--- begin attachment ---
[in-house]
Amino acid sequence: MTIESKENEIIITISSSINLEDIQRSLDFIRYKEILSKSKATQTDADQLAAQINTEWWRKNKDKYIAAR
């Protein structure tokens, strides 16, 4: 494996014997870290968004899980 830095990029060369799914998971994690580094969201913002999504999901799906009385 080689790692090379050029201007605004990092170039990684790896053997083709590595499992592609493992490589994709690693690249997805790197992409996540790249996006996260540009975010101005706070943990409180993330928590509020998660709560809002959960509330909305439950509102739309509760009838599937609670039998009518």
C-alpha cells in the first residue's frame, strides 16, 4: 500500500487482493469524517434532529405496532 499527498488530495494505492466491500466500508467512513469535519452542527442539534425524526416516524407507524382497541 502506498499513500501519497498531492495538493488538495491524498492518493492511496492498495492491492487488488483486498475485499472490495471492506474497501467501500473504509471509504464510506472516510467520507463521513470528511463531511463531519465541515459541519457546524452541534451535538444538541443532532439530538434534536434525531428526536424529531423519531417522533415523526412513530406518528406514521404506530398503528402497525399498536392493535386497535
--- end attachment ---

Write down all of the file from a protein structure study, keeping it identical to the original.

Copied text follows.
[in-house]
Amino acid sequence: MTIESKENEIIITISSSINLEDIQRSLDFIRYKEILSKSKATQTDADQLAAQINTEWWRKNKDKYIAAR
């Protein structure tokens, strides 16, 4: 494996014997870290968004899980 830095990029060369799914998971994690580094969201913002999504999901799906009385 080689790692090379050029201007605004990092170039990684790896053997083709590595499992592609493992490589994709690693690249997805790197992409996540790249996006996260540009975010101005706070943990409180993330928590509020998660709560809002959960509330909305439950509102739309509760009838599937609670039998009518």
C-alpha cells in the first residue's frame, strides 16, 4: 500500500487482493469524517434532529405496532 499527498488530495494505492466491500466500508467512513469535519452542527442539534425524526416516524407507524382497541 502506498499513500501519497498531492495538493488538495491524498492518493492511496492498495492491492487488488483486498475485499472490495471492506474497501467501500473504509471509504464510506472516510467520507463521513470528511463531511463531519465541515459541519457546524452541534451535538444538541443532532439530538434534536434525531428526536424529531423519531417522533415523526412513530406518528406514521404506530398503528402497525399498536392493535386497535